Tim Mehaffey, owner of Roof It Better in Stuart, Fla., was candid with a WPTV reporter when asked how his company is handling a case of alleged fraud involving a former employee.

“Emotionally, I don’t know how I’m keeping it together,” he said. “We were already sort of financially struggling, brought him in to help us out and he took advantage of that. I just trusted the wrong person.”

According to WPTV, Roof It Better experienced financial troubles last month, so Mehaffey ordered invoices from his suppliers and inspected each one. He discovered discrepancies, which led him to suspect a former employee has stolen somewhere between $200,000 and $300,000 from his company.

Mehaffey reported this to the authorities, and his company is currently working with affected customers to complete the work at no extra cost, says WPTV. He is juggling this with trying to recover multiple assets.

“He’s got all my files,” Mehaffery said. “He has my server. I had to have the police go and get my trucks. They were spread out between three counties.”  

According to WPTV, Roof It Better isn’t the only company to be victimized by the former employee's alleged crimes. The former employee’s previous employer, Alliance Group Roofing out of Port St. Lucie, told WPTV that they too reported alleged embezzlement to authorities and are working with affected customers. The Port St. Lucie Sheriff's Office has an open and ongoing fraud investigation case.

The names of the individuals involved have not been released since no arrests have been made, nor have any charges been filed.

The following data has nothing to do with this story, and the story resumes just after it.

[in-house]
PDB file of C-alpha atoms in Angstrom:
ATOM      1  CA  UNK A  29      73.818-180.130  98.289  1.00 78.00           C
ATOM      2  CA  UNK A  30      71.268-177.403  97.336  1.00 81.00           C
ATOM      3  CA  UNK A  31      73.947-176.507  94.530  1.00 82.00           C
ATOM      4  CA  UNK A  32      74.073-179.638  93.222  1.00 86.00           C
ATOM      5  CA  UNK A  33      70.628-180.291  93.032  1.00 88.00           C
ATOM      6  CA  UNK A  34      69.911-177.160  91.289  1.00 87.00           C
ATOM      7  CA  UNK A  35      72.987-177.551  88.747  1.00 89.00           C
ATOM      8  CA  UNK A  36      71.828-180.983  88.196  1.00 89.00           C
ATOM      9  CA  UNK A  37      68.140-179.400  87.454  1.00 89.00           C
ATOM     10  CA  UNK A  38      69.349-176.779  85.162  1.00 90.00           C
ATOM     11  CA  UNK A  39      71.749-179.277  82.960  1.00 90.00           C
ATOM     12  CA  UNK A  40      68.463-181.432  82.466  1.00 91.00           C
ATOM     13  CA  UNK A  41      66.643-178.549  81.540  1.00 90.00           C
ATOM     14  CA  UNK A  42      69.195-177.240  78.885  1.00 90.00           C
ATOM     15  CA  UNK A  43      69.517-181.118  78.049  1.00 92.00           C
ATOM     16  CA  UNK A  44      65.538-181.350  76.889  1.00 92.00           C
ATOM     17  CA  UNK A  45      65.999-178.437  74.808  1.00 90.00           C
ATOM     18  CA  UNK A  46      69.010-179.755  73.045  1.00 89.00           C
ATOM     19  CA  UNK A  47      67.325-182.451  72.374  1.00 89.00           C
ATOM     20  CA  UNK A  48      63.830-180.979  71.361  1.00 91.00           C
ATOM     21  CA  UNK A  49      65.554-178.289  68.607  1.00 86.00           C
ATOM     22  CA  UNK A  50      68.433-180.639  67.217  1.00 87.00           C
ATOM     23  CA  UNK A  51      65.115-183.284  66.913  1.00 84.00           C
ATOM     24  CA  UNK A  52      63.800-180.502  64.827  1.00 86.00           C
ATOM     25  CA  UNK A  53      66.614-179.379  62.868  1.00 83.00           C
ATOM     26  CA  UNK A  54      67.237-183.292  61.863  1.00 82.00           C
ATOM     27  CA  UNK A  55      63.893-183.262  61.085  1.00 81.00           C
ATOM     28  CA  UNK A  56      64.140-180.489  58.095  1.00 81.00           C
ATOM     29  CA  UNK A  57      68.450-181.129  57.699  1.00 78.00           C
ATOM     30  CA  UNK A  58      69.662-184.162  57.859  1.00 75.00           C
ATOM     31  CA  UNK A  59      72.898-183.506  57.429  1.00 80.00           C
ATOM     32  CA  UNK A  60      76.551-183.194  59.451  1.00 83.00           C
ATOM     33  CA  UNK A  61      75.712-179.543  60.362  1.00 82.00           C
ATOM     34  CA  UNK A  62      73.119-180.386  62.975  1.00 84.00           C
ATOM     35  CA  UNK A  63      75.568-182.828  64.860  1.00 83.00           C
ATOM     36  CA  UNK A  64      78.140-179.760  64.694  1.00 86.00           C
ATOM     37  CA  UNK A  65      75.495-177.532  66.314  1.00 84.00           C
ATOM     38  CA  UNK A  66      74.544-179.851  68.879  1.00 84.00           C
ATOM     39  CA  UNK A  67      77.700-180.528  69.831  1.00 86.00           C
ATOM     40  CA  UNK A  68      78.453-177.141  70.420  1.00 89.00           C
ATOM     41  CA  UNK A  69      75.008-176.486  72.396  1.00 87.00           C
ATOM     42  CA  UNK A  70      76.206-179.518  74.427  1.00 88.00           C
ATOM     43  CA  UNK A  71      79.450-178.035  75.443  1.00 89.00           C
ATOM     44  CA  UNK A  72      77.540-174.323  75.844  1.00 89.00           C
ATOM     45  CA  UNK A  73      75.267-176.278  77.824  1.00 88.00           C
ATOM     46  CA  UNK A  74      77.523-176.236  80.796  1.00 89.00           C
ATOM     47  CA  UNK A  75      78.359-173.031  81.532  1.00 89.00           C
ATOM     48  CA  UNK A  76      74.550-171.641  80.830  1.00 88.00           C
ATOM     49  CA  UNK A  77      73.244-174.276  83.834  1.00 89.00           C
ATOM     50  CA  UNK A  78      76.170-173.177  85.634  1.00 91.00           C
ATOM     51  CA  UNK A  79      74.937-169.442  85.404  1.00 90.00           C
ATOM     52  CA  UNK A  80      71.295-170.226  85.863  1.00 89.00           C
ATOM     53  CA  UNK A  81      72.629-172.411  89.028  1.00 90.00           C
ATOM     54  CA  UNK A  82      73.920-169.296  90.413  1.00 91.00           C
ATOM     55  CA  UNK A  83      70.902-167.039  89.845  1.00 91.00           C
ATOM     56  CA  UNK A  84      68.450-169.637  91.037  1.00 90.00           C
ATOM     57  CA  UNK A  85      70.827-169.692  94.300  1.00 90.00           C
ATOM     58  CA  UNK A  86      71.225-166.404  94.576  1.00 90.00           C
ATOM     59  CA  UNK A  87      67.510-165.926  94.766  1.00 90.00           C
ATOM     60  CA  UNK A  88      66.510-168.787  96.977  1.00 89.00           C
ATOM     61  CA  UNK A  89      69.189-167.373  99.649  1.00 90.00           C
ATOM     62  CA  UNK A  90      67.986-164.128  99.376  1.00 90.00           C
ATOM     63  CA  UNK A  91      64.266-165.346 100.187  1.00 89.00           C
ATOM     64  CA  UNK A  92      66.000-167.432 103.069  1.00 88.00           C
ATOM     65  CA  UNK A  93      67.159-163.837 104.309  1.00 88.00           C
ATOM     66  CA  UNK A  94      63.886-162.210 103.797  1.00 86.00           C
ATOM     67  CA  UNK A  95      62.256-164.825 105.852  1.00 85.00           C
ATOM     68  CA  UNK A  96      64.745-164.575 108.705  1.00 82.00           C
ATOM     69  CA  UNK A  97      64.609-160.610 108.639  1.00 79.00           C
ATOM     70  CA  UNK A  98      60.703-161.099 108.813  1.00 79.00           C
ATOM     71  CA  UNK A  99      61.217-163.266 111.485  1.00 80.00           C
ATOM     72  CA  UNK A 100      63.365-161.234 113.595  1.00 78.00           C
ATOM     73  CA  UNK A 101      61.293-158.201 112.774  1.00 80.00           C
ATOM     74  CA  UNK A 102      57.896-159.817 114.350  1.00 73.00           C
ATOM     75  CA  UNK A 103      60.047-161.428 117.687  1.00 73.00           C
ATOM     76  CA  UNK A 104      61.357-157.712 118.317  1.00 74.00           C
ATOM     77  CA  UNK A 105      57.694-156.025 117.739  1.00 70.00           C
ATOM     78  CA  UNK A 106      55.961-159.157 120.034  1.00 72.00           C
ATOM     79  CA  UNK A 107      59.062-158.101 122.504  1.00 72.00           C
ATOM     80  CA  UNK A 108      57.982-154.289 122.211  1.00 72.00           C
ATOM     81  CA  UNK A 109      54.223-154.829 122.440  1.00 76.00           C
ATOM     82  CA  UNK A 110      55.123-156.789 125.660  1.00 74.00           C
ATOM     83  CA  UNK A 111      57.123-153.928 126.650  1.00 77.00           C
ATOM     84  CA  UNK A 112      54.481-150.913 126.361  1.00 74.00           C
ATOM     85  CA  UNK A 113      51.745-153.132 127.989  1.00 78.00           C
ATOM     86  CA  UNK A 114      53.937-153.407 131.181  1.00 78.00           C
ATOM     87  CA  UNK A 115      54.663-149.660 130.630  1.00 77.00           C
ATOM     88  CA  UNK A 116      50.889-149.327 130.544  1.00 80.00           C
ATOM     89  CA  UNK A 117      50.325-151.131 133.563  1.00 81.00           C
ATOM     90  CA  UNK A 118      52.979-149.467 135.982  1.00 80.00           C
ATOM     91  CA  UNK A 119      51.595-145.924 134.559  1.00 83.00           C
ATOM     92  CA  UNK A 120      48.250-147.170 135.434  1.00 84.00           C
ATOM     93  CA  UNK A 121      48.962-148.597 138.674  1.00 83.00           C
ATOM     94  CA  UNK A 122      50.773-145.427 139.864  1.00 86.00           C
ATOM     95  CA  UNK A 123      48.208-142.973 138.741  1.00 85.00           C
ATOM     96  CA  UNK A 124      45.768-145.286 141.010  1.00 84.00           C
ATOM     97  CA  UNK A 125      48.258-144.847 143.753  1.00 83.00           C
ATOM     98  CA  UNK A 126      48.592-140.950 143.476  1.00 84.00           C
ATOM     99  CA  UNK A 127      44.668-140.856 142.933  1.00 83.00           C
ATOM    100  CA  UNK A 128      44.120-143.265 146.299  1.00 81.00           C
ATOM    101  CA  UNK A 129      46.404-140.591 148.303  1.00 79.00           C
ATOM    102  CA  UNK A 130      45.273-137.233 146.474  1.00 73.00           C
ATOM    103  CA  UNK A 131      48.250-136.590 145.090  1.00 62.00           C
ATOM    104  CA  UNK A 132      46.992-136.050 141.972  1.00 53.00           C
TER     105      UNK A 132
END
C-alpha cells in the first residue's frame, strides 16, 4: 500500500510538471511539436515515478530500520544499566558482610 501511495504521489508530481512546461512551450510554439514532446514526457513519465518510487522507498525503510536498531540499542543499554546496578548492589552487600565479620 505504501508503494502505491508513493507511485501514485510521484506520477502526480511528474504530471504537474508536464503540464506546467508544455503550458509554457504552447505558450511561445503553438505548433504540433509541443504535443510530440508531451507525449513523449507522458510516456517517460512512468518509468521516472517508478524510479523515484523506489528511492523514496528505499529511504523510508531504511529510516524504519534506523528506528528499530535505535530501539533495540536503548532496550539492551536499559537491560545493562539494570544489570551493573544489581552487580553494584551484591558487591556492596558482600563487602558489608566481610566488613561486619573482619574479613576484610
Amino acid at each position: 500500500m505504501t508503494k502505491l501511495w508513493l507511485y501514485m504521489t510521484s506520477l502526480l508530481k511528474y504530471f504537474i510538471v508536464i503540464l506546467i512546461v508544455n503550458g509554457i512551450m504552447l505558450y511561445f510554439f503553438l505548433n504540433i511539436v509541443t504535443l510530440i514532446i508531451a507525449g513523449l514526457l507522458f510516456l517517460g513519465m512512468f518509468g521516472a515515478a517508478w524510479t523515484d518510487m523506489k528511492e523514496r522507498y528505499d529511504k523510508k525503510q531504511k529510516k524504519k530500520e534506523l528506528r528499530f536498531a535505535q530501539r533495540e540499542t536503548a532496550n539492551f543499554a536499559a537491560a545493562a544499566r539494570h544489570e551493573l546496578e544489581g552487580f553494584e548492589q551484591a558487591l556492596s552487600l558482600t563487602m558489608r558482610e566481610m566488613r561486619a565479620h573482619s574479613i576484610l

The Roof It Better case is not an isolated incident. Roofing contractors have been the victims of internal fraud and embezzlement for years. This year alone, RC reported on a Pennsylvania roofing contractor’s bookkeeper admitting to more than $394,000 in unauthorized charges and three men sentenced to prison for defrauding a North Carolina commercial roofing company of $1.8 million.

There is hope for contractors. National Roofing Partners of Texas won a civil trial last year against Dale Tyler, the company’s president from 2012 to 2018, who was found guilty of fraud and embezzlement. The court award $1.3 million in damages to National Roofing Partners. The company hopes their case can help other contractors know they’re not alone and should take action to prevent fraud in their companies.

“We have learned a lot that can help people manage their financial risk that would make their company stronger and our industry better,” said Steve Little, CEO of National Roofing Partners. “I’ve been encouraged by fellow owners and industry leaders to share our experience.”

Read more about how to prevent fraud in your company.